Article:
Is Wave Energy Untapped Potential?  

Alicia Terrero Gonzalez, Peter Dunning, Ian Howard, Kristoffer McKee, Marian Wiercigroch* (Corresponding Author)

*Corresponding author for this work

Research output: Contribution to journalArticlepeer-review

18 Citations (Scopus)
5 Downloads (Pure)


The increase of energy demand in the past 50 years and the targets to reach net‐zero carbon dioxide emissions have led to an increase of electricity production from renewable energy sources. This paper first gives a snapshot of the word’s energy mix and then reviews the most widely used renewable energy sources in the market; comparing their reliability, efficiency and cost‐effectiveness, and highlighting their major advantages and weaknesses. The review concludes that marine energy, and specifically wave energy, can be the emerging energy source capable of addressing many of the problems that current renewable energy concepts and devices present, although major challenges remain. The paper is focused on the current global position of wave energy technologies in the market and under development in the past two decades, by looking at their status, reliability, energy generated, capacity installed and geographical locations. The current marine energy status of the main players, including France and South Korea, is compared with the rest of Europe and the wave energy status in Europe has been reviewed with an special interest in UK, as one of the major players, and Australia as a new emerging area of development. The main Wave Energy Converters (WECs) together with the world’s wave energy density map were also discussed. This has led to a conclusion, that even though there is high energy potential, the wave technologies developed to date cannot offer a much needed breakthrough. A new concept of WEC based on a system of synchronized rotational pendula, having potential to work across‐scales is introduced, which can motivate future work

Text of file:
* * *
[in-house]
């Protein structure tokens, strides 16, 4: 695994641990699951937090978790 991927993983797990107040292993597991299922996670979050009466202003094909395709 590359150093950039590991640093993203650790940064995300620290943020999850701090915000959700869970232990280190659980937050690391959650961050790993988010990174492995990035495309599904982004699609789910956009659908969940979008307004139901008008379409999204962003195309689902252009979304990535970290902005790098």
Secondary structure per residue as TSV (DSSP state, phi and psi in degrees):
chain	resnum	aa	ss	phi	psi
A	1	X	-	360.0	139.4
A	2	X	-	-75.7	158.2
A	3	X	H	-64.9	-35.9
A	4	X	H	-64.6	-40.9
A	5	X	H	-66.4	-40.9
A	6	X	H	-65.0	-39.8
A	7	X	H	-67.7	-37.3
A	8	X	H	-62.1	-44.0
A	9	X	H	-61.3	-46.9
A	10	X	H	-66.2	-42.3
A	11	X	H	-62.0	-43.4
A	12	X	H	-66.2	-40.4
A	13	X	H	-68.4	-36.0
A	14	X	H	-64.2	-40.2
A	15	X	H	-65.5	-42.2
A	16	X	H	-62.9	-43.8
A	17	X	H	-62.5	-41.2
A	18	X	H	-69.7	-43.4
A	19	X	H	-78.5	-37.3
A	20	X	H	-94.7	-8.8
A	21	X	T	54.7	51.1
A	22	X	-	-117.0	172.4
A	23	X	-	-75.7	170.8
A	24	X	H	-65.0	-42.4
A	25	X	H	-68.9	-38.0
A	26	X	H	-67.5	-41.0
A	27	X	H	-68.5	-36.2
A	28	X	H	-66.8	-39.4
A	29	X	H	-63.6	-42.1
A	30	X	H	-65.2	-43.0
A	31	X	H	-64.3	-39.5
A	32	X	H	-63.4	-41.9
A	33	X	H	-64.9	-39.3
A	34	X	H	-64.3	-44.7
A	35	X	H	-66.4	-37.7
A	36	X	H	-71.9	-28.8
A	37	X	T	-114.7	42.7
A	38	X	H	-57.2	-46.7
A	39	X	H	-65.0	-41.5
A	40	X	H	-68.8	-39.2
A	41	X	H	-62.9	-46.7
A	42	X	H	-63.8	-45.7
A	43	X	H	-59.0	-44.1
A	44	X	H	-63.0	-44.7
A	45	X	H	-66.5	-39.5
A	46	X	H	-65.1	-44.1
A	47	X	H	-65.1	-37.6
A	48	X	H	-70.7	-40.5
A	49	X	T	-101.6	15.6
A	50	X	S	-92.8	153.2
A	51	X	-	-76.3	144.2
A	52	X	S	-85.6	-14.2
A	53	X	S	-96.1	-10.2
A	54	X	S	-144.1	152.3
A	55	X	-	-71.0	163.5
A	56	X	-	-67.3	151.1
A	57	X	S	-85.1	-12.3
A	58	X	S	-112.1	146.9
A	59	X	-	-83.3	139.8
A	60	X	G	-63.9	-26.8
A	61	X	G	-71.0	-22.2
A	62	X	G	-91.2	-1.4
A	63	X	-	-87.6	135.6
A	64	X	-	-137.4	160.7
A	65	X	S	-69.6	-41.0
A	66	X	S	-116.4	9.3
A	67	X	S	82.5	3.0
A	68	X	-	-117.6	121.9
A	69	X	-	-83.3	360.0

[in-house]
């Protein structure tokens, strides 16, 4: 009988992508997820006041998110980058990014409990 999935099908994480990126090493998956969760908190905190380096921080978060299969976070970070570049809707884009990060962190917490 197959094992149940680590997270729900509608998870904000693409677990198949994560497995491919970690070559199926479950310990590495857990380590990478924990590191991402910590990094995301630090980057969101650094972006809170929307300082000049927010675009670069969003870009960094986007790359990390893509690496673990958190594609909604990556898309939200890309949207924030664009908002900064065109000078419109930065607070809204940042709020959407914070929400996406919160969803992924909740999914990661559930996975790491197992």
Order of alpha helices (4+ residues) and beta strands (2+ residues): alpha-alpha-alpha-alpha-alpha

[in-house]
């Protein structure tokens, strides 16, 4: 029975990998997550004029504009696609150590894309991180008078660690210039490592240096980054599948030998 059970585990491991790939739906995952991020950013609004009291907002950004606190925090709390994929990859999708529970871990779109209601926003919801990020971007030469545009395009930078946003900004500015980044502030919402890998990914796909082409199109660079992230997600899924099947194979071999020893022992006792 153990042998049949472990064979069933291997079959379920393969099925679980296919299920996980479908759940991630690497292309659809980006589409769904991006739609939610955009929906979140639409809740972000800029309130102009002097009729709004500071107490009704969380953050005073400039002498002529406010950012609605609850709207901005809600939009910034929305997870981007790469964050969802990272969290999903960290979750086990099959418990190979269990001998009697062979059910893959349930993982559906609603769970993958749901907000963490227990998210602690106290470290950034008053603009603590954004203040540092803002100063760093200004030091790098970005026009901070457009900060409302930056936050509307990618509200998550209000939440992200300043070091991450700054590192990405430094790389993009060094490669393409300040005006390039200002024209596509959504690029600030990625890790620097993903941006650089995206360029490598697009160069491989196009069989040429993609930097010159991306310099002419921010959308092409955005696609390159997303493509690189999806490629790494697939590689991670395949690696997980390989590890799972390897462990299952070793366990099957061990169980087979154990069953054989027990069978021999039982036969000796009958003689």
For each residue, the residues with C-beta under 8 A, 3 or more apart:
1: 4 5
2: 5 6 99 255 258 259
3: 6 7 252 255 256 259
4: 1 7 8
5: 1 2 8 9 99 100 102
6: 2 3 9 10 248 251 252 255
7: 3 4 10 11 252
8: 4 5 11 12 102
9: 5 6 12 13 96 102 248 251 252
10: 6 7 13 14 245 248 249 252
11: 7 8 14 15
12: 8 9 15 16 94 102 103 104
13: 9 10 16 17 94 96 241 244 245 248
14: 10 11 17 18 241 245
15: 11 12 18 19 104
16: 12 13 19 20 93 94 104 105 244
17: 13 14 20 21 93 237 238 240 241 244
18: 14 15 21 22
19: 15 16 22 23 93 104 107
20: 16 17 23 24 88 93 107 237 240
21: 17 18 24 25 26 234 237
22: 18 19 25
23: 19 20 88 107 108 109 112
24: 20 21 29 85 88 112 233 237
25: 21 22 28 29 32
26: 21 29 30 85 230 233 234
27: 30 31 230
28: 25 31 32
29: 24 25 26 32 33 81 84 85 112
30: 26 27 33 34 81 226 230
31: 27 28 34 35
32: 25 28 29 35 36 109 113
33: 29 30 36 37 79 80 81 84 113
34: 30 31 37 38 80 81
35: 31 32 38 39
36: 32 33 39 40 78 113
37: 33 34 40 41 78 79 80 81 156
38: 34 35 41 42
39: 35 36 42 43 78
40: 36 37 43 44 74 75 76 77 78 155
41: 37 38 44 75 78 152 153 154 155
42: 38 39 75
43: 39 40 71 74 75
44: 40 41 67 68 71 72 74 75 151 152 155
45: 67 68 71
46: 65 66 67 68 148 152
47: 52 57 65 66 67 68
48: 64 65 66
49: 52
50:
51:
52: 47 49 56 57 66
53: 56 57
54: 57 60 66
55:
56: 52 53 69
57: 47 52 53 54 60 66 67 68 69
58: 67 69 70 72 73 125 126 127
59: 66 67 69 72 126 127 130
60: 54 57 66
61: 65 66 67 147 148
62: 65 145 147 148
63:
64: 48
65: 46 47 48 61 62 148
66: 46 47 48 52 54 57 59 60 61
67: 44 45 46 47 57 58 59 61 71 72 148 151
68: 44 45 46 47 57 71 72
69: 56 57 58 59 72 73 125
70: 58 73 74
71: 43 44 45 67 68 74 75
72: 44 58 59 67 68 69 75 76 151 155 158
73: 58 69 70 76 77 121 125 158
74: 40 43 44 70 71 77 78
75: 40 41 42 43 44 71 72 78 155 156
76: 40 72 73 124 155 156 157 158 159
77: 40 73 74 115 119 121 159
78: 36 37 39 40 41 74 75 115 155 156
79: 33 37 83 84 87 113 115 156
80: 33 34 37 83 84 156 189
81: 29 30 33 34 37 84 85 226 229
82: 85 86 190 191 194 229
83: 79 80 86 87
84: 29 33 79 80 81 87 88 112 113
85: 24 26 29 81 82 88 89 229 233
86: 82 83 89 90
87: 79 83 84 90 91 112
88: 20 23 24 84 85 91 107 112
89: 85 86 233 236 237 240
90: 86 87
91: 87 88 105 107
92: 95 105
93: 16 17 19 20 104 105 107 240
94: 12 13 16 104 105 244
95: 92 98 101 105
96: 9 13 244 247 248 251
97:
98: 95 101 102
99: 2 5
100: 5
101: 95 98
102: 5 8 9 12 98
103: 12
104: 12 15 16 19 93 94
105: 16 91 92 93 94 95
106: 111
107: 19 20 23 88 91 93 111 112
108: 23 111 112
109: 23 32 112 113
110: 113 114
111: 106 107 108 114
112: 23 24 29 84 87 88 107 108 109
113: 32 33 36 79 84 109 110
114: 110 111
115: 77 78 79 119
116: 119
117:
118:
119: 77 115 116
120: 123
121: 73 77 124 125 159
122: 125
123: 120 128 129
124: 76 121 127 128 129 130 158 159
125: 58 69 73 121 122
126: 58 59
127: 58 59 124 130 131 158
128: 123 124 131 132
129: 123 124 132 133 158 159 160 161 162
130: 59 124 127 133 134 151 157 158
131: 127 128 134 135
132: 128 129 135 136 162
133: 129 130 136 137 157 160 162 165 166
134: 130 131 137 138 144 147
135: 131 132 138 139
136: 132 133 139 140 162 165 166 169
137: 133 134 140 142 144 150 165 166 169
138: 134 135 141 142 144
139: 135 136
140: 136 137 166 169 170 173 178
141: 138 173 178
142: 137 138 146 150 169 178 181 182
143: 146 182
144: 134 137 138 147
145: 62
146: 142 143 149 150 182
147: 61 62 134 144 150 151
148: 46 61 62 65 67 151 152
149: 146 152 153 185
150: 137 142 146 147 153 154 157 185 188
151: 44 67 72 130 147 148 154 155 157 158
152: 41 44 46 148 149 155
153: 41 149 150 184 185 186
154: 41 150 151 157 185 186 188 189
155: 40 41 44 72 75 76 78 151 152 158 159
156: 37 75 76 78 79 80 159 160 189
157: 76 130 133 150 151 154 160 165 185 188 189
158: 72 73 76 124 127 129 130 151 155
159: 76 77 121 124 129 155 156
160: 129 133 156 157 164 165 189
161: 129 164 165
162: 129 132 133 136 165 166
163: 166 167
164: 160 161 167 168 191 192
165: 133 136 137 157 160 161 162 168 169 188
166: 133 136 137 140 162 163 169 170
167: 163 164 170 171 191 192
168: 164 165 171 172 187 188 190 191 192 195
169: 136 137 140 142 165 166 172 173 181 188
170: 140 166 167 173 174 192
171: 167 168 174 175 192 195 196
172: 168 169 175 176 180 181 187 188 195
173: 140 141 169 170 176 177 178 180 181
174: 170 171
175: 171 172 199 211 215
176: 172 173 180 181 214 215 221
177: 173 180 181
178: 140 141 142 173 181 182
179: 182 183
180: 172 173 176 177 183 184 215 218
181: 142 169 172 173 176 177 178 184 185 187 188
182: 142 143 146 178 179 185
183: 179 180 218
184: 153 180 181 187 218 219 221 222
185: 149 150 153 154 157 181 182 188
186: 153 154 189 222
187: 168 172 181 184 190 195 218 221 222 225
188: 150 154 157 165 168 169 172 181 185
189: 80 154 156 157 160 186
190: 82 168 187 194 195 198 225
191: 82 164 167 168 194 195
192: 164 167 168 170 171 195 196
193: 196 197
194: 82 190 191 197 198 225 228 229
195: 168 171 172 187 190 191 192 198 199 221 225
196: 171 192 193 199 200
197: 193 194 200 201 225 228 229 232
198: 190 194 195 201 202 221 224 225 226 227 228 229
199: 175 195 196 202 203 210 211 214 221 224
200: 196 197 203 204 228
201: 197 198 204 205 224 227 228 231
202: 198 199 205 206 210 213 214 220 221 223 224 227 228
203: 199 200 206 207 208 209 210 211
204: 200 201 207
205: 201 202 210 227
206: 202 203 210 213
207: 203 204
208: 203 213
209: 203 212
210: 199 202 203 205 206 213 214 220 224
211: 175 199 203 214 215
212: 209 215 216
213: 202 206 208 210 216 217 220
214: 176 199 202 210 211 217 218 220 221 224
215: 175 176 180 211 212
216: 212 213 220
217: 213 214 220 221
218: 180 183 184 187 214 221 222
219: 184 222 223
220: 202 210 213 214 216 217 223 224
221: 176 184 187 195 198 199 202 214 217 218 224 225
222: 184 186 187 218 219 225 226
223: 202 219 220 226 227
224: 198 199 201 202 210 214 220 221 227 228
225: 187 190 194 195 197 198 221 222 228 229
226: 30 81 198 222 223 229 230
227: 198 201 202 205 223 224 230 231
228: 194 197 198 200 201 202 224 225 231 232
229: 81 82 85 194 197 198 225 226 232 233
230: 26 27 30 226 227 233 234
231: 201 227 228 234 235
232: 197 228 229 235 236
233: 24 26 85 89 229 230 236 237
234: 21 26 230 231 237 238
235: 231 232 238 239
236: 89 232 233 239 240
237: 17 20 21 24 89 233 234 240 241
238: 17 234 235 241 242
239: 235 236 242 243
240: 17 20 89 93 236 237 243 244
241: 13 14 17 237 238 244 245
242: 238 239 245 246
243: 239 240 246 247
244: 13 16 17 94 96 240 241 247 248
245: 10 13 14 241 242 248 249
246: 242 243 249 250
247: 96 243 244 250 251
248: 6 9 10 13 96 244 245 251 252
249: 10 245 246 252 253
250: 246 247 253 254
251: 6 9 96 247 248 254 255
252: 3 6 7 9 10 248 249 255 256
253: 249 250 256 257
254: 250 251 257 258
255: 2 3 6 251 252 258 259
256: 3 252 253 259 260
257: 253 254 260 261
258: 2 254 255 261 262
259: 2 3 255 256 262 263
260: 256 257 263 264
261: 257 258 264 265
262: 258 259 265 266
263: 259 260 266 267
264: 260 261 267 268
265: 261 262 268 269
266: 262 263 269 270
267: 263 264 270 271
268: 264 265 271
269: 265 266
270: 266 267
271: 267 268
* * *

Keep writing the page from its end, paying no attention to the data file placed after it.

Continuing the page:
Original languageEnglish
Article number106544
Number of pages43
JournalInternational Journal of Mechanical Sciences
Early online dateMay 2021
Publication statusPublished - 1 Sept 2021

Bibliographical note

This research has been supported by the University of Aberdeen and Curtin University with funding from the Aberdeen‐Curtin Alliance. The authors are grateful to many colleagues from the renewable energy circle who have provided valuable commentaries, which have helped to shape this paper.


  • Renewables
  • Energy mix
  • Energy conversion
  • Wave energy
  • wave energy converters
  • marine energy
  • Vibration
  • Review


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